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Name:   johndoe - Email Member
Subject:   Does anyone know
Date:   10/22/2019 8:06:00 PM

No photo description available.





Name:   Carlson - Email Member
Subject:   Does anyone know
Date:   10/22/2019 8:33:04 PM

No he will resign and Pence will be president.  Will he pardon Trump and appoint him Vice President? Tell me if you've heard this one?





Name:   phil - Email Member
Subject:   Does anyone know
Date:   10/23/2019 8:44:09 AM

And get reelected as president right after, assuming they really want to get this done by Christmas.

 

 

They would be better off dragging their feet and trying to impeach him after the election where he could not get reelected.

 





Name:   johndoe - Email Member
Subject:   Phil gets it wrong. Again.
Date:   10/23/2019 10:01:04 AM (updated 10/23/2019 10:01:37 AM)

From Article I, section 3, of the United States Constitution:

"7: Judgment in Cases of impeachment shall not extend further than to removal from Office, and disqualification to hold and enjoy any Office of honor, Trust or Profit under the United States: but the Party convicted shall nevertheless be liable and subject to Indictment, Trial, Judgment and Punishment, according to Law."

 





Name:   phil - Email Member
Subject:   JaneBlow gets it wrong. Again.
Date:   10/23/2019 10:44:35 AM (updated 10/23/2019 10:45:12 AM)

As usual JaneBlow is wrong and Phil got it right

https://www.heritage.org/constitution/#!/articles/1/essays/18/punishment-for-impeachment

Since ratification, four troublesome questions have arisen under this clause. The first was whether the Senate may impose the sanctions of removal and disqualification separately and, if so, how. The Senate claims that it may impose these sanctions by separate votes: (1) removal, involving the ouster of an official from the office he occupies at the time of his impeachment trial, and (2) disqualification barring the person from ever serving again in the federal government. In 1862 and 1913, the Senate took separate votes to remove and disqualify judges West Humphreys and Robert Archbald, respectively. For each judge, a supermajority first voted to convict followed by a simple majority vote to disqualify. The Senate defended this practice on the ground that the clause mentioning disqualification does not specify the requisite vote for its imposition, although Article II, Section 4, mentions removal as following conviction. The Senate in 1862 and 1913 considered that the supermajority requirement was designed as a safeguard against removal that, once satisfied, did not extend to the separate imposition of disqualification.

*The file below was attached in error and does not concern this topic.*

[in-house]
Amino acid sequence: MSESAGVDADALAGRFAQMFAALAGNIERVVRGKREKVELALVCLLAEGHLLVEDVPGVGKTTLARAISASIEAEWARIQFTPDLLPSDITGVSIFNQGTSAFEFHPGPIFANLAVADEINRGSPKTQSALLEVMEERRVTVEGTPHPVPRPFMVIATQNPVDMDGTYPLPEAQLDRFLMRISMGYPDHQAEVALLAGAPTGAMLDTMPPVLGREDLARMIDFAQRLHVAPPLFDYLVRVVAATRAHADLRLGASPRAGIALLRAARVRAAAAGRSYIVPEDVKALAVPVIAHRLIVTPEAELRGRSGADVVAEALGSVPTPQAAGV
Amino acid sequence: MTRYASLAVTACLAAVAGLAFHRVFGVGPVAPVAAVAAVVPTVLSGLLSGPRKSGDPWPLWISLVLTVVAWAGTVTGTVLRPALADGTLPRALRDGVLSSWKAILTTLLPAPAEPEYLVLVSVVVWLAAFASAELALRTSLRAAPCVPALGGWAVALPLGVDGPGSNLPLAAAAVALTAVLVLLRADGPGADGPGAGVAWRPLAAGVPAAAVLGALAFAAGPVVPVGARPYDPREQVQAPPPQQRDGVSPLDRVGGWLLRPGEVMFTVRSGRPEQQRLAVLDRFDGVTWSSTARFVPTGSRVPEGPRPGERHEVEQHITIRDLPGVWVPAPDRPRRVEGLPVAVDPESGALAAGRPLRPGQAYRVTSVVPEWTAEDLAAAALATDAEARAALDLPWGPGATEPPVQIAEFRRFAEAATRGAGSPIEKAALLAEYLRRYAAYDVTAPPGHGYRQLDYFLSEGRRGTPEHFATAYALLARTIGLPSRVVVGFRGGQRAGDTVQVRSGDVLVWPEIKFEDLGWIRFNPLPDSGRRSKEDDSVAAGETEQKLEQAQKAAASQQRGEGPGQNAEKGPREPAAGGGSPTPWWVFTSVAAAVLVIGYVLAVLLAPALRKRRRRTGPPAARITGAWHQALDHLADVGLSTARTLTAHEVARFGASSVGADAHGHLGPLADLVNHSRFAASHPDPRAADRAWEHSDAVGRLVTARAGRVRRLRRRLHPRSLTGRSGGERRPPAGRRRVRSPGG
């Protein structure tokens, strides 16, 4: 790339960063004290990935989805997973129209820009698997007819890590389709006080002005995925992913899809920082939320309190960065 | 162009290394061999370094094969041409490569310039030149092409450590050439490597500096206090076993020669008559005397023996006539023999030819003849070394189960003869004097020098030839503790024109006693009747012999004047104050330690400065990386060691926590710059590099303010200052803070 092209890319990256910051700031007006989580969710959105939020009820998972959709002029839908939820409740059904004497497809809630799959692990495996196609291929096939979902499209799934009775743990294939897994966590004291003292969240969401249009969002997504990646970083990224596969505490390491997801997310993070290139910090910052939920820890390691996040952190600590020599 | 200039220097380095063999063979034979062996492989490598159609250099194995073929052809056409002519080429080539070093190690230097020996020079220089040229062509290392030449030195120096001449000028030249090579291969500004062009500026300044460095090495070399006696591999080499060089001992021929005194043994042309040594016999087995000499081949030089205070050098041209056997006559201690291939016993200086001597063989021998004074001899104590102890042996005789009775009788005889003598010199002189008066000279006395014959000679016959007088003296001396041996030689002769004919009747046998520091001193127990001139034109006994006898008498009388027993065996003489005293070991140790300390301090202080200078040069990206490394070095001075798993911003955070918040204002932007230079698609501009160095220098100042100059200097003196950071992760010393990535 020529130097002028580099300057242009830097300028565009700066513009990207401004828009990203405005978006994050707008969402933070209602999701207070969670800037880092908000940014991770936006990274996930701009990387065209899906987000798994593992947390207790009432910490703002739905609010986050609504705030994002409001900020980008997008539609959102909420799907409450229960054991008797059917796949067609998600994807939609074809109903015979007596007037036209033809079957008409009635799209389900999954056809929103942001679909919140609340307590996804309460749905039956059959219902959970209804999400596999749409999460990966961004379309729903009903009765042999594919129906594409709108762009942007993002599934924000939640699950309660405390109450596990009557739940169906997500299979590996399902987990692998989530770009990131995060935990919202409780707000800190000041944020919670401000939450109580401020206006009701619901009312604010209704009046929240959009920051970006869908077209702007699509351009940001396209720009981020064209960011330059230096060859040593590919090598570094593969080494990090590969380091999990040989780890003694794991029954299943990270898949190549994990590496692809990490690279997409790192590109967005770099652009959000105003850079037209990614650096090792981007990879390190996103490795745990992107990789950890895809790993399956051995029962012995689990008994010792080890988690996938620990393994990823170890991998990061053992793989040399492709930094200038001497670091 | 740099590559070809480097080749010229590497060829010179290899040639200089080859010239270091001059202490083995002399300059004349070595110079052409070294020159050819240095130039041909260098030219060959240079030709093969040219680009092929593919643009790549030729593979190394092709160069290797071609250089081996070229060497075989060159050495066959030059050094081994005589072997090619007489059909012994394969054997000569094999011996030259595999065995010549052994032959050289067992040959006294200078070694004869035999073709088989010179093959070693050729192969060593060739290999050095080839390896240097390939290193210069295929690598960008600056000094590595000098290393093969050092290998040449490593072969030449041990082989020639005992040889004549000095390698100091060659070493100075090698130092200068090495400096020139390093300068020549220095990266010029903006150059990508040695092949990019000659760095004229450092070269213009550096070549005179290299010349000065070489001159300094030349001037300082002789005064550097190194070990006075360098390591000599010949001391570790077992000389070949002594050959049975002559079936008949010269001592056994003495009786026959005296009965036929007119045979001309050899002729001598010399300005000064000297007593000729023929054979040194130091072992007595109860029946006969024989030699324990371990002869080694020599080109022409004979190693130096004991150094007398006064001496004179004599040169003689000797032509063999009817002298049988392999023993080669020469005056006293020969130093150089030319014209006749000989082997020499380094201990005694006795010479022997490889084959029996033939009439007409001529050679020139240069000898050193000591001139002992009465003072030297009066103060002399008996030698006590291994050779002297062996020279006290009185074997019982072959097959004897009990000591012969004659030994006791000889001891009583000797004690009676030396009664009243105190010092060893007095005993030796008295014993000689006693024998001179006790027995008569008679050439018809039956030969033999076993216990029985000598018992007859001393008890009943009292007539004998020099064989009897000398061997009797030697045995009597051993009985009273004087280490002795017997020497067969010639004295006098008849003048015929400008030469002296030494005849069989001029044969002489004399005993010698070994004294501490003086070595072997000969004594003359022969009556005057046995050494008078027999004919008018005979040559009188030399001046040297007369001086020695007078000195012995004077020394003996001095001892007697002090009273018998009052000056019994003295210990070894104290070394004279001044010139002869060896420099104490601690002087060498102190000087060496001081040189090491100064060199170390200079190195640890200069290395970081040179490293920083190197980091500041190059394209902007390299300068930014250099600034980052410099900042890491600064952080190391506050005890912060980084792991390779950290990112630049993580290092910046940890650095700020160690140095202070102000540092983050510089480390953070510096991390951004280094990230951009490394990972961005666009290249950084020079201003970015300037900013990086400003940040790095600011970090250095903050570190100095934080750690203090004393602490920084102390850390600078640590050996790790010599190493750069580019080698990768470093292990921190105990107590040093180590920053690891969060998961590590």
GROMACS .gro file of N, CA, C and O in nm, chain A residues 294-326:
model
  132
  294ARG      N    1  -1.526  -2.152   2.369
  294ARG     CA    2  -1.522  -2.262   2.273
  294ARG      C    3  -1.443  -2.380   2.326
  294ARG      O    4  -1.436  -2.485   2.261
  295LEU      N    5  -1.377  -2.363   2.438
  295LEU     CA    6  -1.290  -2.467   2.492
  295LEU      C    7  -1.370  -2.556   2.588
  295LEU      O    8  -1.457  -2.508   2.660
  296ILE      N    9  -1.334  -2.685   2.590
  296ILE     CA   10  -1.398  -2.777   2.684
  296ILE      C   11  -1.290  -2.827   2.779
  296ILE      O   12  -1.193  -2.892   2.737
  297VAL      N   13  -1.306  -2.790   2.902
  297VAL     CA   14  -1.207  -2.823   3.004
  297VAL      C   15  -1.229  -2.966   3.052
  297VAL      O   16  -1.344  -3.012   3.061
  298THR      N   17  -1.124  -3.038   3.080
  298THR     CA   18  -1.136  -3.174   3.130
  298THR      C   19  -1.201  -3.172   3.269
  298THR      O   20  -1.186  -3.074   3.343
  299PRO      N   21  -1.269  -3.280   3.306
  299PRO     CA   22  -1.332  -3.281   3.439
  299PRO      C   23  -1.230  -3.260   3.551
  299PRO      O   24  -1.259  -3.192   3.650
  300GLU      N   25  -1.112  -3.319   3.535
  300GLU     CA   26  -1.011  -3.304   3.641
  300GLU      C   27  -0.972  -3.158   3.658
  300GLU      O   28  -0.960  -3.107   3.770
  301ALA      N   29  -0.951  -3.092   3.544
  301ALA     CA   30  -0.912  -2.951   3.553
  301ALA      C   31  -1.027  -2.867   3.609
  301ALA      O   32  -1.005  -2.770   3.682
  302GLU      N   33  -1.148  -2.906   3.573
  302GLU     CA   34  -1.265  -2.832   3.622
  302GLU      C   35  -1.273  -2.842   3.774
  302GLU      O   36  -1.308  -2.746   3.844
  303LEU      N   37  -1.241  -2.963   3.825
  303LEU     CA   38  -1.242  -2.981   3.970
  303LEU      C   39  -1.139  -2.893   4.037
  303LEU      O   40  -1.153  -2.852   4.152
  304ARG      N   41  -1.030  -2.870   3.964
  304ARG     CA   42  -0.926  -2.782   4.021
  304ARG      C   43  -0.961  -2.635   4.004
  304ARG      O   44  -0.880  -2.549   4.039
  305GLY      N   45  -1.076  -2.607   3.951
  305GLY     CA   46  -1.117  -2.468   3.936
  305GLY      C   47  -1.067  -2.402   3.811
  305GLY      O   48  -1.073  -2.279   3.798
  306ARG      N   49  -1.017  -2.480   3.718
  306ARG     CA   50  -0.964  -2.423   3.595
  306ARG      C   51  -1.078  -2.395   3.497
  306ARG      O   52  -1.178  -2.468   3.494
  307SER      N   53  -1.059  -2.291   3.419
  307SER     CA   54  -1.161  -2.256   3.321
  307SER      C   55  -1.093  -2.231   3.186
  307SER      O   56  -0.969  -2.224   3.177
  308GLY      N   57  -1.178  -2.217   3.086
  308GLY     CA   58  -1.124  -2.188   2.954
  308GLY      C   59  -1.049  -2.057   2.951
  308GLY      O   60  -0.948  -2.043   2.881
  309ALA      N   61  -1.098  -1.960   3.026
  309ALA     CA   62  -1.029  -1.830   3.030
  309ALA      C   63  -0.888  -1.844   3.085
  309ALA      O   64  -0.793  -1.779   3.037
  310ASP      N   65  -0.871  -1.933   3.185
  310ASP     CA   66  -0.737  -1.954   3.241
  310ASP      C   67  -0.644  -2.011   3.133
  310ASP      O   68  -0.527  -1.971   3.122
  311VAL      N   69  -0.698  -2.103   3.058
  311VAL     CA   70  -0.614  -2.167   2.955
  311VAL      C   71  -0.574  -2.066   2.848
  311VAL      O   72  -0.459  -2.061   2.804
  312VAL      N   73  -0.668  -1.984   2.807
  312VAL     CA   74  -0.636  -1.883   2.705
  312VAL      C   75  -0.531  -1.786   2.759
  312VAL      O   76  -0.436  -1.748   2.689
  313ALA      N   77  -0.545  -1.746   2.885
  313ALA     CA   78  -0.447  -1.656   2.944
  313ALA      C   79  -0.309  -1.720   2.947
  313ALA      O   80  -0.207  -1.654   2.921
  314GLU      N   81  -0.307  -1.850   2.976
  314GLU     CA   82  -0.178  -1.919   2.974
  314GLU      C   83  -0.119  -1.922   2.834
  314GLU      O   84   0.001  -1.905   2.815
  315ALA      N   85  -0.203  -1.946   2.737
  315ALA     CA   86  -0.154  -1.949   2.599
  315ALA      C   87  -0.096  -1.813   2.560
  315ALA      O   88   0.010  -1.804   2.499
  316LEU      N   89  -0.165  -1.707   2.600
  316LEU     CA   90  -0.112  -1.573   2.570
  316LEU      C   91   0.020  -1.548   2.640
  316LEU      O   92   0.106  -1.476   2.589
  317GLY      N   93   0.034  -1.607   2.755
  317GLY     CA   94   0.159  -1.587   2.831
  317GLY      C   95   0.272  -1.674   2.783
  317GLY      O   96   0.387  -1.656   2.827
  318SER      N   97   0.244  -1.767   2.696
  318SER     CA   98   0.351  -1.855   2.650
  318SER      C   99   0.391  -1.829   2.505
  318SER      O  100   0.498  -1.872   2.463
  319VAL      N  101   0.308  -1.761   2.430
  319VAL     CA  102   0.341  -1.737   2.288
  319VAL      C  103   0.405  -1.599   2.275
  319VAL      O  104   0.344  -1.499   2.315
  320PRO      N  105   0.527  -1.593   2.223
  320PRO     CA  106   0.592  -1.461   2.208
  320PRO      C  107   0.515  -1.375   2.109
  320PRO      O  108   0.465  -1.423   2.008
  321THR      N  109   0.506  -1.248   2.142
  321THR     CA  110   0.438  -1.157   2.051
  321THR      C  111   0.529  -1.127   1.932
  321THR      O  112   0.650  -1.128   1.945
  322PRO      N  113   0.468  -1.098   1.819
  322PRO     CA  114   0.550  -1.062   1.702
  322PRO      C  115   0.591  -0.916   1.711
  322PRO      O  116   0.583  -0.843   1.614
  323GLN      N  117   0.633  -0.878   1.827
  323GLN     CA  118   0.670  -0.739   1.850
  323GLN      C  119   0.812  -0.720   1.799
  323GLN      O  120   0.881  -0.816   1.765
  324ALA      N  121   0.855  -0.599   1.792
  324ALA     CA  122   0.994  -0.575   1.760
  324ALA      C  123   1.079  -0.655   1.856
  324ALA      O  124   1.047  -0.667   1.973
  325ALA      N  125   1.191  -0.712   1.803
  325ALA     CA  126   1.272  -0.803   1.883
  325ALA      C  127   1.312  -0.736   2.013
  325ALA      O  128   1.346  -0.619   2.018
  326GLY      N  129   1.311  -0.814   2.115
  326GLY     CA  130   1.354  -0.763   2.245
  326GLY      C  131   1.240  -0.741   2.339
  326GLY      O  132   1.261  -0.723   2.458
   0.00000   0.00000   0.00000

So it takes two votes if you want to disqualify.  Persoanlly I think the dems are going to have a hard enough time on the 1st vote in the Senate - but I guess time will tell who is right.







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